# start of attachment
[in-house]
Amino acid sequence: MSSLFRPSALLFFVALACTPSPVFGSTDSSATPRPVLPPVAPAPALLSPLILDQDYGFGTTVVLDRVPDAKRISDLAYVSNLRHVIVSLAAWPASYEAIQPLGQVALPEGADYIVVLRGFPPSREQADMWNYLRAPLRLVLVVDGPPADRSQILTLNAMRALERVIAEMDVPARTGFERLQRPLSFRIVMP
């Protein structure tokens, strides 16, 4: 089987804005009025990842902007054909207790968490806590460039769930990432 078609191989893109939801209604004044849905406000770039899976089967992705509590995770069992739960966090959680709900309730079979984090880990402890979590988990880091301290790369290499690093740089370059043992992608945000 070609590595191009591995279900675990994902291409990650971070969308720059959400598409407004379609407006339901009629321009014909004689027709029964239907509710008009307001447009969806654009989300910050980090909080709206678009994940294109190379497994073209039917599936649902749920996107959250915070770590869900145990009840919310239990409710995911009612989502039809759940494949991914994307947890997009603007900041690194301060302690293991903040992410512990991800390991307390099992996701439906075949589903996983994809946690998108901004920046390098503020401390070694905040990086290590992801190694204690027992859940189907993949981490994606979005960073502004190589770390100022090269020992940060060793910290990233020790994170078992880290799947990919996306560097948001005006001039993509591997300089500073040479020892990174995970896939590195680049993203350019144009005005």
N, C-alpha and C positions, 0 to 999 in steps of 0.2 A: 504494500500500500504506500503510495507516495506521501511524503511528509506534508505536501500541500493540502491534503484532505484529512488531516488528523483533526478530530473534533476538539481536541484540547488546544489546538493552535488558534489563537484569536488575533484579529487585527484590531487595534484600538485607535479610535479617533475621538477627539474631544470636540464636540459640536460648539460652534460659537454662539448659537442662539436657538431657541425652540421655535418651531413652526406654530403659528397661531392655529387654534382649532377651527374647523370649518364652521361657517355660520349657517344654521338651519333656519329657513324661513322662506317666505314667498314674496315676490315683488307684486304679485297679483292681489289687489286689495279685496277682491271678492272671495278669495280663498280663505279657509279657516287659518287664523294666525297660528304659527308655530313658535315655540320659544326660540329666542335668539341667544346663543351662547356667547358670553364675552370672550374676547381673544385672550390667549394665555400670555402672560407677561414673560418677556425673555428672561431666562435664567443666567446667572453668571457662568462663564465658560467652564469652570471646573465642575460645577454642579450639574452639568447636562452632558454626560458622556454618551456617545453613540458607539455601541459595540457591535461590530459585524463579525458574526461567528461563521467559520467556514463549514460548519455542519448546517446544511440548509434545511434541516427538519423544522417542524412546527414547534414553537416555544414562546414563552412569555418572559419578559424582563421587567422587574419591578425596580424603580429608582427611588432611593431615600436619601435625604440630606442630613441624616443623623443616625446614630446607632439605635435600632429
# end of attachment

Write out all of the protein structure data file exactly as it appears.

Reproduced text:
[in-house]
Amino acid sequence: MSSLFRPSALLFFVALACTPSPVFGSTDSSATPRPVLPPVAPAPALLSPLILDQDYGFGTTVVLDRVPDAKRISDLAYVSNLRHVIVSLAAWPASYEAIQPLGQVALPEGADYIVVLRGFPPSREQADMWNYLRAPLRLVLVVDGPPADRSQILTLNAMRALERVIAEMDVPARTGFERLQRPLSFRIVMP
């Protein structure tokens, strides 16, 4: 089987804005009025990842902007054909207790968490806590460039769930990432 078609191989893109939801209604004044849905406000770039899976089967992705509590995770069992739960966090959680709900309730079979984090880990402890979590988990880091301290790369290499690093740089370059043992992608945000 070609590595191009591995279900675990994902291409990650971070969308720059959400598409407004379609407006339901009629321009014909004689027709029964239907509710008009307001447009969806654009989300910050980090909080709206678009994940294109190379497994073209039917599936649902749920996107959250915070770590869900145990009840919310239990409710995911009612989502039809759940494949991914994307947890997009603007900041690194301060302690293991903040992410512990991800390991307390099992996701439906075949589903996983994809946690998108901004920046390098503020401390070694905040990086290590992801190694204690027992859940189907993949981490994606979005960073502004190589770390100022090269020992940060060793910290990233020790994170078992880290799947990919996306560097948001005006001039993509591997300089500073040479020892990174995970896939590195680049993203350019144009005005």
N, C-alpha and C positions, 0 to 999 in steps of 0.2 A: 504494500500500500504506500503510495507516495506521501511524503511528509506534508505536501500541500493540502491534503484532505484529512488531516488528523483533526478530530473534533476538539481536541484540547488546544489546538493552535488558534489563537484569536488575533484579529487585527484590531487595534484600538485607535479610535479617533475621538477627539474631544470636540464636540459640536460648539460652534460659537454662539448659537442662539436657538431657541425652540421655535418651531413652526406654530403659528397661531392655529387654534382649532377651527374647523370649518364652521361657517355660520349657517344654521338651519333656519329657513324661513322662506317666505314667498314674496315676490315683488307684486304679485297679483292681489289687489286689495279685496277682491271678492272671495278669495280663498280663505279657509279657516287659518287664523294666525297660528304659527308655530313658535315655540320659544326660540329666542335668539341667544346663543351662547356667547358670553364675552370672550374676547381673544385672550390667549394665555400670555402672560407677561414673560418677556425673555428672561431666562435664567443666567446667572453668571457662568462663564465658560467652564469652570471646573465642575460645577454642579450639574452639568447636562452632558454626560458622556454618551456617545453613540458607539455601541459595540457591535461590530459585524463579525458574526461567528461563521467559520467556514463549514460548519455542519448546517446544511440548509434545511434541516427538519423544522417542524412546527414547534414553537416555544414562546414563552412569555418572559419578559424582563421587567422587574419591578425596580424603580429608582427611588432611593431615600436619601435625604440630606442630613441624616443623623443616625446614630446607632439605635435600632429